What I think is most important about the Nature article (unfortunately behind a paywall – Energy Bulletin has a summary here) is that part of its underlying presence is that it is possible to make major changes in the use of fossil fuels on the peak oil issue in ways it is not possible to make those changes due to the politically charged nature of climate change.
The authors, James Murray and David King, confirm what geologists involved with peak oil have known for a long time – that reserve estimates are unreliable at best, and that the science behind oil peaks is both clear and established – we know that the rate of consumption has long exceeded the rate of new discovery, we know that a majority of oil producing nations have already had peaks, and that the world itself must inevitably peak – the only question is when – and the material evidence increasingly suggests that we are already on a bumpy plateau:
The typical industry response is to point to increasing assessments of global reserves — the amount known to be in the ground that can be produced commercially. But this is misleading. The true volume of proven global reserves is clouded by secrecy; forecasts by state oil companies are not audited and seem to be
More importantly, reserves often take 6-10 years to drill and develop before they become part of supply, by which time older fields have become depleted. It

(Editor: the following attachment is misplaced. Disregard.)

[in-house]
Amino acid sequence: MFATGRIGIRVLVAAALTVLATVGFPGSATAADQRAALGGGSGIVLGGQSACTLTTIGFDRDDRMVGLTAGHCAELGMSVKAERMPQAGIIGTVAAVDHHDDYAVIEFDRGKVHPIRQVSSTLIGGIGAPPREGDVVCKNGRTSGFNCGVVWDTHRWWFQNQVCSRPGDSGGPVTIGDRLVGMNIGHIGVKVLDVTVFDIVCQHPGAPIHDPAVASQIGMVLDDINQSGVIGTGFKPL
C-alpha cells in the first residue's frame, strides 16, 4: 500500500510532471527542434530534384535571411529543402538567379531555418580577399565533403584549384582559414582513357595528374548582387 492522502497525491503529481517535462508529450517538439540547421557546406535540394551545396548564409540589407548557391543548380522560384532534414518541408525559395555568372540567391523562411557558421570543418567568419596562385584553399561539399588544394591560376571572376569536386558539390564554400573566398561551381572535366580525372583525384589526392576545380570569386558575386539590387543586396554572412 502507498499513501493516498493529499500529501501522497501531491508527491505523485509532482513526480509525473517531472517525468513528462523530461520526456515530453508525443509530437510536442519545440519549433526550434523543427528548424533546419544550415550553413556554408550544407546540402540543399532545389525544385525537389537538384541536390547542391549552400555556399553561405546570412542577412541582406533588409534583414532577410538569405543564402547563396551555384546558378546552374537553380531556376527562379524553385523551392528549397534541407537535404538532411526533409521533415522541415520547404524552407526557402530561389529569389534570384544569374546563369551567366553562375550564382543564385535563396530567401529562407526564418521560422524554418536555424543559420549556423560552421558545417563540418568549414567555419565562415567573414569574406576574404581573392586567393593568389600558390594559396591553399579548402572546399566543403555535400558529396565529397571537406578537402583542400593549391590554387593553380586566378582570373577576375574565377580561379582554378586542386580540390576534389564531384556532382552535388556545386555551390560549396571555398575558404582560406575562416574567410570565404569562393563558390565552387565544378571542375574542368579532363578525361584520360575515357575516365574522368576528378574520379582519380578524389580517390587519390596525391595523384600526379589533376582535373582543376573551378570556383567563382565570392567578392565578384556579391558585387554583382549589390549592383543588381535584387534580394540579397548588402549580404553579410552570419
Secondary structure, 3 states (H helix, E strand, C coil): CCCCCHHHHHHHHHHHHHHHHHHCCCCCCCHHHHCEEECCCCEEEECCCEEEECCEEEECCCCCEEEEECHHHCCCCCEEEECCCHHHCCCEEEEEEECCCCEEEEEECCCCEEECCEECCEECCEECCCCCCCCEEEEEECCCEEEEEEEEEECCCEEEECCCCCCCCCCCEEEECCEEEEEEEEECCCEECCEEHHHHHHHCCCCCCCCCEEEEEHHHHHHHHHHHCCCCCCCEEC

is far more sensible to look instead at actual production records, which are less encouraging. Even while reserves are apparently increasing, the percentage available for production is going down. In the United States, for example, production as a percentage of reserves has steadily decreased from 9% in
1980 to 6% today.
Production at existing oil fields around the world is declining at rates of about 4.5% (ref. 4) to 6.7% per year. Only by adding in production from new wells is
overall global production holding steady. In 2005, global production of regular
crude oil reached about 72 million barrels per day. From then on, production capacity
seems to have hit a ceiling at 75 million barrels per day. A plot of prices against production from 1998 to today shows this dramatic transition, from a time when supply could respond elastically to rising prices caused by increased demand, to when it could not (see ‘Phase shift’). As a result, prices swing wildly in response to small changes in demand. Other people have remarked on this step change in the economics of oil around the year 2005, but the point needs to be lodged
more firmly in the minds of policy-makers
This is an important article, not because the data is new, but because it clarifies the need for immediate response and also points out that while much progress on climate change is stalled out, a response to our oil situation can move us in several right directsions at once – if we have the common sense to respond appropriately.